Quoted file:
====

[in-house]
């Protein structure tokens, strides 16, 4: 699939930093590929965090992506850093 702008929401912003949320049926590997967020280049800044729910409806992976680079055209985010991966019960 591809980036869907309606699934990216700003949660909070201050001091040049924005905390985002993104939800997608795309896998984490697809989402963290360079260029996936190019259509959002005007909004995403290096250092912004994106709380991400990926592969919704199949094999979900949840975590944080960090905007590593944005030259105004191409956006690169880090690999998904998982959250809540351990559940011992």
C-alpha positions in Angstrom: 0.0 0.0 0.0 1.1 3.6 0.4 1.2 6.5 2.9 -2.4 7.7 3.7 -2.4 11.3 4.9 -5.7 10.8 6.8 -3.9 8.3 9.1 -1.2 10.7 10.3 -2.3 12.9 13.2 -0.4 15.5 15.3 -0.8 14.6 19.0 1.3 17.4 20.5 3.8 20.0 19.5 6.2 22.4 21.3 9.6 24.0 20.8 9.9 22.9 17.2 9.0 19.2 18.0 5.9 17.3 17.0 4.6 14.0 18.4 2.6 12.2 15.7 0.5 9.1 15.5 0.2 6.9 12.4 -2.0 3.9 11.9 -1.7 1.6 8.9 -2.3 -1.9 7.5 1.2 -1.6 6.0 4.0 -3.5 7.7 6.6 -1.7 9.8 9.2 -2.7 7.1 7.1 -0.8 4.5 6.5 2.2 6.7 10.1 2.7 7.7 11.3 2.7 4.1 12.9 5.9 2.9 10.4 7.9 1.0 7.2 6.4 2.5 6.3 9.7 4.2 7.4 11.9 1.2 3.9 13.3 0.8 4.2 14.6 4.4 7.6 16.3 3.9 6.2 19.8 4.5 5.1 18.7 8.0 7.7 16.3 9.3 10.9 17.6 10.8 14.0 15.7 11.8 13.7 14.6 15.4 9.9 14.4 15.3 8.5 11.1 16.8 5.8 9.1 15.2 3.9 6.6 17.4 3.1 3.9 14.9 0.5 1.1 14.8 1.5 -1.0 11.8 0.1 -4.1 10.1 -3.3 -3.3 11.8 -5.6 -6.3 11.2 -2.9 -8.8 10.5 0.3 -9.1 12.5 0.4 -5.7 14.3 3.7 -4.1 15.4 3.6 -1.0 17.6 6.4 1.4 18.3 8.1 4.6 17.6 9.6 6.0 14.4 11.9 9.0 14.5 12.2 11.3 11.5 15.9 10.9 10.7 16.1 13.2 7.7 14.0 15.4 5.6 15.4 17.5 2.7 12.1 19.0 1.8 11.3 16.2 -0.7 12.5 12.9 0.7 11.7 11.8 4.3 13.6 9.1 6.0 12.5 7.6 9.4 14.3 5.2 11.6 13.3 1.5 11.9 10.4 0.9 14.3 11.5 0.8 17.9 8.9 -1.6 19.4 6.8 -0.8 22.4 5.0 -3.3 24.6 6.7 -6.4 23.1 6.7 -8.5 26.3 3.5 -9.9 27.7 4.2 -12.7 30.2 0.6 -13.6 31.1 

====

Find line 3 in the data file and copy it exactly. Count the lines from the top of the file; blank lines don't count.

C-alpha positions in Angstrom: 0.0 0.0 0.0 1.1 3.6 0.4 1.2 6.5 2.9 -2.4 7.7 3.7 -2.4 11.3 4.9 -5.7 10.8 6.8 -3.9 8.3 9.1 -1.2 10.7 10.3 -2.3 12.9 13.2 -0.4 15.5 15.3 -0.8 14.6 19.0 1.3 17.4 20.5 3.8 20.0 19.5 6.2 22.4 21.3 9.6 24.0 20.8 9.9 22.9 17.2 9.0 19.2 18.0 5.9 17.3 17.0 4.6 14.0 18.4 2.6 12.2 15.7 0.5 9.1 15.5 0.2 6.9 12.4 -2.0 3.9 11.9 -1.7 1.6 8.9 -2.3 -1.9 7.5 1.2 -1.6 6.0 4.0 -3.5 7.7 6.6 -1.7 9.8 9.2 -2.7 7.1 7.1 -0.8 4.5 6.5 2.2 6.7 10.1 2.7 7.7 11.3 2.7 4.1 12.9 5.9 2.9 10.4 7.9 1.0 7.2 6.4 2.5 6.3 9.7 4.2 7.4 11.9 1.2 3.9 13.3 0.8 4.2 14.6 4.4 7.6 16.3 3.9 6.2 19.8 4.5 5.1 18.7 8.0 7.7 16.3 9.3 10.9 17.6 10.8 14.0 15.7 11.8 13.7 14.6 15.4 9.9 14.4 15.3 8.5 11.1 16.8 5.8 9.1 15.2 3.9 6.6 17.4 3.1 3.9 14.9 0.5 1.1 14.8 1.5 -1.0 11.8 0.1 -4.1 10.1 -3.3 -3.3 11.8 -5.6 -6.3 11.2 -2.9 -8.8 10.5 0.3 -9.1 12.5 0.4 -5.7 14.3 3.7 -4.1 15.4 3.6 -1.0 17.6 6.4 1.4 18.3 8.1 4.6 17.6 9.6 6.0 14.4 11.9 9.0 14.5 12.2 11.3 11.5 15.9 10.9 10.7 16.1 13.2 7.7 14.0 15.4 5.6 15.4 17.5 2.7 12.1 19.0 1.8 11.3 16.2 -0.7 12.5 12.9 0.7 11.7 11.8 4.3 13.6 9.1 6.0 12.5 7.6 9.4 14.3 5.2 11.6 13.3 1.5 11.9 10.4 0.9 14.3 11.5 0.8 17.9 8.9 -1.6 19.4 6.8 -0.8 22.4 5.0 -3.3 24.6 6.7 -6.4 23.1 6.7 -8.5 26.3 3.5 -9.9 27.7 4.2 -12.7 30.2 0.6 -13.6 31.1 